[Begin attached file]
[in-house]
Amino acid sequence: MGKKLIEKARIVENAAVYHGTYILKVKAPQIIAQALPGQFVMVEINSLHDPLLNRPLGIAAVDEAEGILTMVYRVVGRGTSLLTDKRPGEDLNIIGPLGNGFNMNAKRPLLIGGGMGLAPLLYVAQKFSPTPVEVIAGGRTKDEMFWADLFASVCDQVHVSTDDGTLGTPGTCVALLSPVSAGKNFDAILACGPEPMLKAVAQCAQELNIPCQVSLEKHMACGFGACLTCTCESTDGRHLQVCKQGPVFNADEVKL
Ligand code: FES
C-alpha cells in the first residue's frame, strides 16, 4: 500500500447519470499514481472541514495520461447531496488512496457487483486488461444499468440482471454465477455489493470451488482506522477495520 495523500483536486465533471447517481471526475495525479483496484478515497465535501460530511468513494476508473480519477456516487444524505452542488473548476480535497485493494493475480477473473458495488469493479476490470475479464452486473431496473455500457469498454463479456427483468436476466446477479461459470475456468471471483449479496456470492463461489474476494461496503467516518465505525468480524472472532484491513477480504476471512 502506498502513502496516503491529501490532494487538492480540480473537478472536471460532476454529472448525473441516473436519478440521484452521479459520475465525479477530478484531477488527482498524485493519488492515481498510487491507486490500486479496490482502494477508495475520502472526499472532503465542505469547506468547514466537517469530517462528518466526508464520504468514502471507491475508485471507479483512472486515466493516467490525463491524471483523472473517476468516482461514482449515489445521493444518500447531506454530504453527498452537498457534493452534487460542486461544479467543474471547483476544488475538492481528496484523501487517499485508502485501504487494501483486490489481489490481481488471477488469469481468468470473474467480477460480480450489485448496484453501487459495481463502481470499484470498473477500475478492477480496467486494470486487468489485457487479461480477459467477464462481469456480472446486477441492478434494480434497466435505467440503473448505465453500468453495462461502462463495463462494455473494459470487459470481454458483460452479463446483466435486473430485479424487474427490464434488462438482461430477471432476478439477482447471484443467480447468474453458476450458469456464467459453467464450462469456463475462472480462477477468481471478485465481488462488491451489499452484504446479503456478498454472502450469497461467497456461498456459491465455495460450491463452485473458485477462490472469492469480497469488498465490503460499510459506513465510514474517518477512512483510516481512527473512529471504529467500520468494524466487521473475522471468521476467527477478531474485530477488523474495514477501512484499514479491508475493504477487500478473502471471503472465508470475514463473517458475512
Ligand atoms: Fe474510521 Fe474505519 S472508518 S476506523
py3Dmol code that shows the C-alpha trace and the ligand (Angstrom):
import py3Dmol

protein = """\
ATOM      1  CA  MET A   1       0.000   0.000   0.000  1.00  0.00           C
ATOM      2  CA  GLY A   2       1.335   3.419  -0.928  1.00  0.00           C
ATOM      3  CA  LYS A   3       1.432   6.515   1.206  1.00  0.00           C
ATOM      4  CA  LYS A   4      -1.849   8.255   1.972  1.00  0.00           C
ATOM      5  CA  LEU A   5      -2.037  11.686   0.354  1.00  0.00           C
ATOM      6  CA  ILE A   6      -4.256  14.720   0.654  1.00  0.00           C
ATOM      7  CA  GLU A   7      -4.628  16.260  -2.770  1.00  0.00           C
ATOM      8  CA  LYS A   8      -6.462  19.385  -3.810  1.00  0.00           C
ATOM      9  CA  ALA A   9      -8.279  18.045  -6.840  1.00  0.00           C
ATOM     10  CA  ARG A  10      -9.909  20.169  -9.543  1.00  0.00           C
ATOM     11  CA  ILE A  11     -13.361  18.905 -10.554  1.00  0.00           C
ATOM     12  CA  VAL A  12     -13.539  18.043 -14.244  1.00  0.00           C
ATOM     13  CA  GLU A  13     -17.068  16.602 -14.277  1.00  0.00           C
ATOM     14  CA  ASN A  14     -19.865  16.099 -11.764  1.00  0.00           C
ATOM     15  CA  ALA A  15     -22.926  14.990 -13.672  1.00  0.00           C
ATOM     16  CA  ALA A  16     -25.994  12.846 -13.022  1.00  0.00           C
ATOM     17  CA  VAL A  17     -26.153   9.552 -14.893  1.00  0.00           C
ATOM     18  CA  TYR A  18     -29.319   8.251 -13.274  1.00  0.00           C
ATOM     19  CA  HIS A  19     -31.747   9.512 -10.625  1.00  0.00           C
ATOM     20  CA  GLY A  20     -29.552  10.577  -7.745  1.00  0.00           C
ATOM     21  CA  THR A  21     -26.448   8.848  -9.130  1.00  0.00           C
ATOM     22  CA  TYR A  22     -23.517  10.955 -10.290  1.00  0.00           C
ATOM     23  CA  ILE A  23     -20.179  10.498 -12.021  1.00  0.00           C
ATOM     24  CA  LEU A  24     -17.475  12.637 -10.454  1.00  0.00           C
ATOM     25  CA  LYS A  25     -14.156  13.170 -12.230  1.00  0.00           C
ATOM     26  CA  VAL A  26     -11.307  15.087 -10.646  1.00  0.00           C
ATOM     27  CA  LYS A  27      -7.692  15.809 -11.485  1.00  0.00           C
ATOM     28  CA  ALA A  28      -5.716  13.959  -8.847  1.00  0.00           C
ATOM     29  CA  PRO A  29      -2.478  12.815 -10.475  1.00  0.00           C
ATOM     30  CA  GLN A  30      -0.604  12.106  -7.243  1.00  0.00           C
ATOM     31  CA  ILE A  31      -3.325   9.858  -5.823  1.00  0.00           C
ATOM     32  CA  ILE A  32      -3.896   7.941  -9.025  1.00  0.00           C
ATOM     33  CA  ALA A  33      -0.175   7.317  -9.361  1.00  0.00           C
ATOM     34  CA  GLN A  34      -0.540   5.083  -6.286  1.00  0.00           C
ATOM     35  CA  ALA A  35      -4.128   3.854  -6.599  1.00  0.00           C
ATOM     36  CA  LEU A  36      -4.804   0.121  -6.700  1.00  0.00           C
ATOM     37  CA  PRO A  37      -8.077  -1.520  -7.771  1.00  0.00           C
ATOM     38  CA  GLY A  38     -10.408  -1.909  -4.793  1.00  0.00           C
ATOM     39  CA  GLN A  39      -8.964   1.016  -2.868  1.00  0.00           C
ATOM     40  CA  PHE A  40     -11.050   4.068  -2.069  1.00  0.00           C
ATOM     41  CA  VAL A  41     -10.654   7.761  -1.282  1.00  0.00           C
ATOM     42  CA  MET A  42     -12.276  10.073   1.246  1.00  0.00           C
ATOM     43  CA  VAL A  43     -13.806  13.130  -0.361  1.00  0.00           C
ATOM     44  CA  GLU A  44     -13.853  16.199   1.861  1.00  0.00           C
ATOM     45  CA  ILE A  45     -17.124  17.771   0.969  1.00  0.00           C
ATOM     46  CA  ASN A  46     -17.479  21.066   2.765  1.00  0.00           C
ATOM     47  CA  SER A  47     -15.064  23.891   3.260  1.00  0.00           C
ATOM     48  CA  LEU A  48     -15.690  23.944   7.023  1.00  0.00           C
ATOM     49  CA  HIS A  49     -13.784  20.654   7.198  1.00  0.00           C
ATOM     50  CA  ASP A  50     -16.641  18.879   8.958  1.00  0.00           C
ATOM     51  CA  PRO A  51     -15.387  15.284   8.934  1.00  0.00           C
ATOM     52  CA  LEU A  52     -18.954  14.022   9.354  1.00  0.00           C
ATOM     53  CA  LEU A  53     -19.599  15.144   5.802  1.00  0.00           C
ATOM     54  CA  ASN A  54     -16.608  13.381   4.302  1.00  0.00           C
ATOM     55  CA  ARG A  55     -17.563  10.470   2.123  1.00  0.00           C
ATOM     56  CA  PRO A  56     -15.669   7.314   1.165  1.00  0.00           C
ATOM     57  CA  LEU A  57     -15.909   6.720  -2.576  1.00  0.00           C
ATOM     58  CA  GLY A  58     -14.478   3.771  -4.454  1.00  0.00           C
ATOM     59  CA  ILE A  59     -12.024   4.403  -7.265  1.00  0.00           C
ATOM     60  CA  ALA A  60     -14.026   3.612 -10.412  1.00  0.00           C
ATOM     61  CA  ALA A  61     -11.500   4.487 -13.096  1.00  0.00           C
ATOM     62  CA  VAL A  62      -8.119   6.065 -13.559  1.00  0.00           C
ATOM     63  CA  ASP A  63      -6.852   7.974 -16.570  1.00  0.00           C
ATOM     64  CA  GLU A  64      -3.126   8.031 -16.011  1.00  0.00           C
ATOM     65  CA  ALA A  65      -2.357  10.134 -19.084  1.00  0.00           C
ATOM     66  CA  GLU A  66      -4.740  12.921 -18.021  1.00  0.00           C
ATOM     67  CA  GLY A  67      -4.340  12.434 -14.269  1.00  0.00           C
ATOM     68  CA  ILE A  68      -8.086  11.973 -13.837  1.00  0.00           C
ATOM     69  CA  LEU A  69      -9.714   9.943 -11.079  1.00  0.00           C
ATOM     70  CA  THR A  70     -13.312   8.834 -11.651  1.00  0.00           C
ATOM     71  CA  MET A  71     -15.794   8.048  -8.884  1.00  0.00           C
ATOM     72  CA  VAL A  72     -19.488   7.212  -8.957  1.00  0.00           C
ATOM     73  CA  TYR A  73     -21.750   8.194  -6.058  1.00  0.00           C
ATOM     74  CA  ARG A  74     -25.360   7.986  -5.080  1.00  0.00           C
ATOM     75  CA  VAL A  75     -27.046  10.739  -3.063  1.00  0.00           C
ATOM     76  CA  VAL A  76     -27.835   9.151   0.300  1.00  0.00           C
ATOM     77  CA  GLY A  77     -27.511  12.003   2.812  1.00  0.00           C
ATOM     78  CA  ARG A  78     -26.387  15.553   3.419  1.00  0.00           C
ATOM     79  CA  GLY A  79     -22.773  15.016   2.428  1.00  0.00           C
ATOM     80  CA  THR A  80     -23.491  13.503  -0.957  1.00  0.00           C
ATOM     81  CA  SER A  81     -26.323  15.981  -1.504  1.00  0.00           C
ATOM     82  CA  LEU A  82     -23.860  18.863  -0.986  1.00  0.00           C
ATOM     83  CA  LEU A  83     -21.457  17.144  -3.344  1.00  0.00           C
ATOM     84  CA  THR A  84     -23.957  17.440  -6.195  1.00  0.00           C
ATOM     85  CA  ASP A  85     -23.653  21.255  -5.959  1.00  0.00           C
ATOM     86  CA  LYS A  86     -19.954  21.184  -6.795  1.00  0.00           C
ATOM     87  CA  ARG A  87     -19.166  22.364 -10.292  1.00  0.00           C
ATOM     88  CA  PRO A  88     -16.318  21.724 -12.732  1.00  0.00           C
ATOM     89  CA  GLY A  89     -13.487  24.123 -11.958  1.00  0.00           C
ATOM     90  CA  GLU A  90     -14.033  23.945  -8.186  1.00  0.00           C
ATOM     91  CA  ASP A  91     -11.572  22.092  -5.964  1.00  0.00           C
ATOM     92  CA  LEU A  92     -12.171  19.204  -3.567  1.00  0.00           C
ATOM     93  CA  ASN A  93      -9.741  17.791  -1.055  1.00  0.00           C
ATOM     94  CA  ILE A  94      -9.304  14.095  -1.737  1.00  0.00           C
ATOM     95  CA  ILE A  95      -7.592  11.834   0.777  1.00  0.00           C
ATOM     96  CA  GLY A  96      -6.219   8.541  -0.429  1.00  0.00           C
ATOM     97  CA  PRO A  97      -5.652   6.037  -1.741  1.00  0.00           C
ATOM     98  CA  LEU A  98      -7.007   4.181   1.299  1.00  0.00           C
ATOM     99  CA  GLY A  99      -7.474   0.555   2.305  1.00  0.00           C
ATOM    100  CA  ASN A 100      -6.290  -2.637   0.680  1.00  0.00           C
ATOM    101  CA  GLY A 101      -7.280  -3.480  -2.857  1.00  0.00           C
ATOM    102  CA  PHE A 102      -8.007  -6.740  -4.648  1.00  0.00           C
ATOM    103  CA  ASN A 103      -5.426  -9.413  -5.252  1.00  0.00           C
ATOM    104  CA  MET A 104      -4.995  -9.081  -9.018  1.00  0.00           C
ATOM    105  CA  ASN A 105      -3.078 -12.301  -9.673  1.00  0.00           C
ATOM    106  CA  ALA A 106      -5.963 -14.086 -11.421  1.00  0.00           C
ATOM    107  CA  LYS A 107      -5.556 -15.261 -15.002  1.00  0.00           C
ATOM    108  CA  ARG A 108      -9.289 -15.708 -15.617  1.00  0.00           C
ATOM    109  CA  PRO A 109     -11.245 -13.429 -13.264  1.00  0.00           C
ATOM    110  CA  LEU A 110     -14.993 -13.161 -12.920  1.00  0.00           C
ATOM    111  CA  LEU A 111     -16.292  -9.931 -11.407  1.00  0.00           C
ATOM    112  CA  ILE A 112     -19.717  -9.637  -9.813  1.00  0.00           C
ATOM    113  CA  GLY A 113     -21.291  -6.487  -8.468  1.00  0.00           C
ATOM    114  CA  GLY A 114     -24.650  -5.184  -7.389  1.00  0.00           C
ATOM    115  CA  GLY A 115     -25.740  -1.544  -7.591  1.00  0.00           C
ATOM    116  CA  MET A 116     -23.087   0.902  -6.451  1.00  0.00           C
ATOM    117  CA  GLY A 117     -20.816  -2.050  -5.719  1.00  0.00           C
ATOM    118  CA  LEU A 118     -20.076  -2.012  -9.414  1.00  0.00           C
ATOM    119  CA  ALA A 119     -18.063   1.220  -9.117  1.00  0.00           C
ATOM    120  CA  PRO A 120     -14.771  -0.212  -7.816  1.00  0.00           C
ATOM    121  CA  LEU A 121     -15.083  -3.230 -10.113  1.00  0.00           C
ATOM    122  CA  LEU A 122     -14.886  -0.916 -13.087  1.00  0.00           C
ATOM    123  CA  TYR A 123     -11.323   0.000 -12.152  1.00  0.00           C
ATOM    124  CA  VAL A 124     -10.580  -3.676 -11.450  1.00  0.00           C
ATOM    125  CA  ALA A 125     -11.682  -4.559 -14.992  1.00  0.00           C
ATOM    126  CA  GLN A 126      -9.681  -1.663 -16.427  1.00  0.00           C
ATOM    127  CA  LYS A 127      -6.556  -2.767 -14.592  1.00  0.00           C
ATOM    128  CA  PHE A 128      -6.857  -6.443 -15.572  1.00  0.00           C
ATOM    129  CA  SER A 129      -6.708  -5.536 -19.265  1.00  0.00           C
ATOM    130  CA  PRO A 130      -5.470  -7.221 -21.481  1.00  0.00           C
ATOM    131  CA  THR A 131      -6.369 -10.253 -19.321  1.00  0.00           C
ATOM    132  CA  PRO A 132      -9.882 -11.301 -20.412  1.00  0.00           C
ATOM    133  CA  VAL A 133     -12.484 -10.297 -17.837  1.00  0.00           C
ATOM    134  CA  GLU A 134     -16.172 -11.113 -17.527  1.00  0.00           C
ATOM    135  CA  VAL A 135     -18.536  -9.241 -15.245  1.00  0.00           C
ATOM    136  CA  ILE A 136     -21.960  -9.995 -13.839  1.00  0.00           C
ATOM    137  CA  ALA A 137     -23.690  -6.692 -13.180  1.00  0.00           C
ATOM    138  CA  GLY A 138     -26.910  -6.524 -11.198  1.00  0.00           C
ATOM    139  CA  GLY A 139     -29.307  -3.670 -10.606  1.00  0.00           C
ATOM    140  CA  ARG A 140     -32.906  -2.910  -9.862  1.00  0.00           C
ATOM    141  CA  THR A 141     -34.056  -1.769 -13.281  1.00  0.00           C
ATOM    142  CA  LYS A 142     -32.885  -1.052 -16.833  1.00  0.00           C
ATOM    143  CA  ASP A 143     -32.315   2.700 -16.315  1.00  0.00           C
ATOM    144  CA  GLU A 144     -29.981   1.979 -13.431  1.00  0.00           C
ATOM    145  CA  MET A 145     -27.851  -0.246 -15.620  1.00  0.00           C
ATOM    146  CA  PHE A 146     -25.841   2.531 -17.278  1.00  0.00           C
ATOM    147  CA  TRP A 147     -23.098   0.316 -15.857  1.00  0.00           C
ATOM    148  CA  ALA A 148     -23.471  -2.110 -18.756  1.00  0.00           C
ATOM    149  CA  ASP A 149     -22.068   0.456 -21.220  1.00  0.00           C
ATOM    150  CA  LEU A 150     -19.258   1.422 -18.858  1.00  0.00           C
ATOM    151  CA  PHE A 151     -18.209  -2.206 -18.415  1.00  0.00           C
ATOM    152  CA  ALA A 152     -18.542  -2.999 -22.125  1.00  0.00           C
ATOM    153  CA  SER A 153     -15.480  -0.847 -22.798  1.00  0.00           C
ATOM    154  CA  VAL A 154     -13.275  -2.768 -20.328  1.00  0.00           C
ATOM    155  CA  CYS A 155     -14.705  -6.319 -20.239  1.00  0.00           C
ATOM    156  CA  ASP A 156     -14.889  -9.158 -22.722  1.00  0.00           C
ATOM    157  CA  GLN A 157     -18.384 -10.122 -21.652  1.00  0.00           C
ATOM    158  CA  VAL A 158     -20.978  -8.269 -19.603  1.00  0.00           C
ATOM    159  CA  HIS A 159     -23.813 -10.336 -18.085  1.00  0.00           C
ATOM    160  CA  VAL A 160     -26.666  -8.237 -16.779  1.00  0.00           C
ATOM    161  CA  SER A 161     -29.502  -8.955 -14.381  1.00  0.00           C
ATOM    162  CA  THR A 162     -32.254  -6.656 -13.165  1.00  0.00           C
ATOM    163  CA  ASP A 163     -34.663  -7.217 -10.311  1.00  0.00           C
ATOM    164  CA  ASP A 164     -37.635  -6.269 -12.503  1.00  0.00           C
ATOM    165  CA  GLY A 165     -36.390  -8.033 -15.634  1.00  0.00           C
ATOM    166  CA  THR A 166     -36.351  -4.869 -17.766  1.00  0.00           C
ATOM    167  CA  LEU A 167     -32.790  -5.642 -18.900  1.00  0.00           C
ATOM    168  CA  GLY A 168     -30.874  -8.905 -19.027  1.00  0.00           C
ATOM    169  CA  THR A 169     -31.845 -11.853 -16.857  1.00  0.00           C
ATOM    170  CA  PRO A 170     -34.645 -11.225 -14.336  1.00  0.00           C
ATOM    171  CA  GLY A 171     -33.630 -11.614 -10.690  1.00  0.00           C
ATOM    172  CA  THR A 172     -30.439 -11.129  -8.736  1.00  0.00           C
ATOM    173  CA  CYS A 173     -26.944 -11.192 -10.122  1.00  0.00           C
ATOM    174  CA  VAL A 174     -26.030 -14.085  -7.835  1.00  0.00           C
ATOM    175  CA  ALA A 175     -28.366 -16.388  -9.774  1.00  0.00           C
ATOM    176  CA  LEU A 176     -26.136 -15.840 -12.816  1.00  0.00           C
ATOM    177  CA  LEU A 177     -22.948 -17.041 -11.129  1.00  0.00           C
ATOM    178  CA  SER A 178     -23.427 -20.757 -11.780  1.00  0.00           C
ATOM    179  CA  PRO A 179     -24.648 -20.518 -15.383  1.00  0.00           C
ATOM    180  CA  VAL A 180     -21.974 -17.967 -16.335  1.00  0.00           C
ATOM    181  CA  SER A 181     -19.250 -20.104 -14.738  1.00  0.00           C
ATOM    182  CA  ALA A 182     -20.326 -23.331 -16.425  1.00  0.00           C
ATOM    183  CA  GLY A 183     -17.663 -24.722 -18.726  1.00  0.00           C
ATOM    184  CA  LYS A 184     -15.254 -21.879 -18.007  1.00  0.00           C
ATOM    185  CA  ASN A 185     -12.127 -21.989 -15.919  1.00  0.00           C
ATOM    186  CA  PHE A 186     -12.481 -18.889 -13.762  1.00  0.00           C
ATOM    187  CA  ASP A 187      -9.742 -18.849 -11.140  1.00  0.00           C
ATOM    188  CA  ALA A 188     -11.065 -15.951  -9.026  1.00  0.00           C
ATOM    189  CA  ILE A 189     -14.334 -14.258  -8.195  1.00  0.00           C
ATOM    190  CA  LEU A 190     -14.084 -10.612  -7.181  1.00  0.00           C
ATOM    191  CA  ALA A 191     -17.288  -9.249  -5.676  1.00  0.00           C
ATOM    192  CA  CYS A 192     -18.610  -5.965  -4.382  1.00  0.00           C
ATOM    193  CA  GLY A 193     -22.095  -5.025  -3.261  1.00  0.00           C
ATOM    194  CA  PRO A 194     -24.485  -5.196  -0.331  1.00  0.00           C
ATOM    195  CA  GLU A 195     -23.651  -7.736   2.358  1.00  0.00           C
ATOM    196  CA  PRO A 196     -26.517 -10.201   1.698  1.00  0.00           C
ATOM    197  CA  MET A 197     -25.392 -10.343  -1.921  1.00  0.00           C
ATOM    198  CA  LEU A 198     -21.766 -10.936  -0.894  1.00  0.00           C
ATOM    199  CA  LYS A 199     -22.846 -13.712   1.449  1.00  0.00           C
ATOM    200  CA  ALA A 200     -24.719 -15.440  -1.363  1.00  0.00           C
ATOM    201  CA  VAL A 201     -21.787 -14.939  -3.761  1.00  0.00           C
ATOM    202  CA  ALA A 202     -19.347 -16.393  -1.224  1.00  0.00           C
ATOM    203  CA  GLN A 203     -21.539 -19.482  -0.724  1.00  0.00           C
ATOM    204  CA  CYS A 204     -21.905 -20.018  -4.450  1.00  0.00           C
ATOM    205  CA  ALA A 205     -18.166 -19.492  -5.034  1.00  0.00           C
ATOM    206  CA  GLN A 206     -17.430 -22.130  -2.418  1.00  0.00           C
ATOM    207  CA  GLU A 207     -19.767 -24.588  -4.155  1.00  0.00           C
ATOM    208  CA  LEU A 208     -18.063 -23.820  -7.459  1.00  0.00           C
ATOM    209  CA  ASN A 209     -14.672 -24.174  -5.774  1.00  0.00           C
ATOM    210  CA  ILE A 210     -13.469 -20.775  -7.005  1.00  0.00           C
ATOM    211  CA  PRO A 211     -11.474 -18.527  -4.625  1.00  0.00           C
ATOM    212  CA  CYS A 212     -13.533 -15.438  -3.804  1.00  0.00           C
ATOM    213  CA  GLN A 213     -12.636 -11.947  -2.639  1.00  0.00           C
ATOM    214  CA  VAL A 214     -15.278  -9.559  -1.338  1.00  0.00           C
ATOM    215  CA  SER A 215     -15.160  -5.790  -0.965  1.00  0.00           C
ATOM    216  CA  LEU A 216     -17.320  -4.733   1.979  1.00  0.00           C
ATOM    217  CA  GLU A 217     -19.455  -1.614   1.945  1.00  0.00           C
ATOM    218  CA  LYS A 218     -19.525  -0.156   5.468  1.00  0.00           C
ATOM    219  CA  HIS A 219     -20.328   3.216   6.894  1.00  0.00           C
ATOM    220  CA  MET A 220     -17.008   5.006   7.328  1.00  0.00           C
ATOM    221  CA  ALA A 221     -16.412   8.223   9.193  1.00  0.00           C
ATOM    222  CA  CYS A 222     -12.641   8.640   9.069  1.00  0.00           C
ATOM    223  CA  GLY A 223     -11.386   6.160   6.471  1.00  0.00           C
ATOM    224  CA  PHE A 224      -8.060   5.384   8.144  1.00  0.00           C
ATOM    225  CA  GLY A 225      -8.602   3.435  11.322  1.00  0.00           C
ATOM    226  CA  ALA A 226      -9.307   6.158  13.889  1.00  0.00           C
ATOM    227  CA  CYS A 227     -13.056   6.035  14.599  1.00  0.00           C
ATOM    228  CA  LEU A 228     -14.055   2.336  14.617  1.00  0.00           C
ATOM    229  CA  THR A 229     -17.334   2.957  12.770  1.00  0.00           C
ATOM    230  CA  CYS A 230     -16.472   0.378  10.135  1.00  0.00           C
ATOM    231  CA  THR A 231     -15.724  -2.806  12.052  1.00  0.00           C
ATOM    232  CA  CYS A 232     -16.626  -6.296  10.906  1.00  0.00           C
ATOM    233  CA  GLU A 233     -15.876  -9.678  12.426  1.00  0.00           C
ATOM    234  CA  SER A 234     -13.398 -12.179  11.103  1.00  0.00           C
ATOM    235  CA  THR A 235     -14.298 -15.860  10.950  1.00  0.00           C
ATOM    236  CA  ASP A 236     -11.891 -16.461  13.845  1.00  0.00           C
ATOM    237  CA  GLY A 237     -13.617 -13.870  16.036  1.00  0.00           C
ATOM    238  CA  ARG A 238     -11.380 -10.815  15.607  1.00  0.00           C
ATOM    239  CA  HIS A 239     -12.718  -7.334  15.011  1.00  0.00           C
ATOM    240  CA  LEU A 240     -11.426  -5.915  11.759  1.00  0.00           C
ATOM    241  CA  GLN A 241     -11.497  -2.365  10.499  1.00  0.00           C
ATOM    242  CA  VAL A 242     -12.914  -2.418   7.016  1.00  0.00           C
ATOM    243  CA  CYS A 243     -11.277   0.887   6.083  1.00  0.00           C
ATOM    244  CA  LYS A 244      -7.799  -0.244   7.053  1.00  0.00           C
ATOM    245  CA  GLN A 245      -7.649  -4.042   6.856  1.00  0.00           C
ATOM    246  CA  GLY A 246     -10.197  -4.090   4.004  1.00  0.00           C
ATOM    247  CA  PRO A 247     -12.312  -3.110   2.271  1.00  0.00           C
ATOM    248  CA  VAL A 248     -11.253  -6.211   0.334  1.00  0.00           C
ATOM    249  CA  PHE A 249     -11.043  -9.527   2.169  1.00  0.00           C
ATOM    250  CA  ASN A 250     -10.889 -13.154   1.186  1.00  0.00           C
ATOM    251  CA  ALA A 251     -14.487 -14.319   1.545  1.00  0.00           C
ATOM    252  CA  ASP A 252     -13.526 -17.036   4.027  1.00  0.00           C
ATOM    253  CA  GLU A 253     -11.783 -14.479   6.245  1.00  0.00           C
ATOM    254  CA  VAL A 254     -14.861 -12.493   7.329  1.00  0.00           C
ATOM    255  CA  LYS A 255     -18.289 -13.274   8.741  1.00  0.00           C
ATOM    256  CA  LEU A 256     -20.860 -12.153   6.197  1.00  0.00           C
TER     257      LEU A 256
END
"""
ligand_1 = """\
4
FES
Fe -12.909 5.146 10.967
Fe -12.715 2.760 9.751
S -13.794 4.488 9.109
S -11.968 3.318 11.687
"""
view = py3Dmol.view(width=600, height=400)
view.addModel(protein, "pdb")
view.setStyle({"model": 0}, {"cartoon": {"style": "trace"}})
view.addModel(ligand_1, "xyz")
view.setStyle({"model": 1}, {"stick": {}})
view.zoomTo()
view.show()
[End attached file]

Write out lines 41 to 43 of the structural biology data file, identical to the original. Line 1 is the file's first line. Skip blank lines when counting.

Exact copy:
ATOM     33  CA  ALA A  33      -0.175   7.317  -9.361  1.00  0.00           C
ATOM     34  CA  GLN A  34      -0.540   5.083  -6.286  1.00  0.00           C
ATOM     35  CA  ALA A  35      -4.128   3.854  -6.599  1.00  0.00           C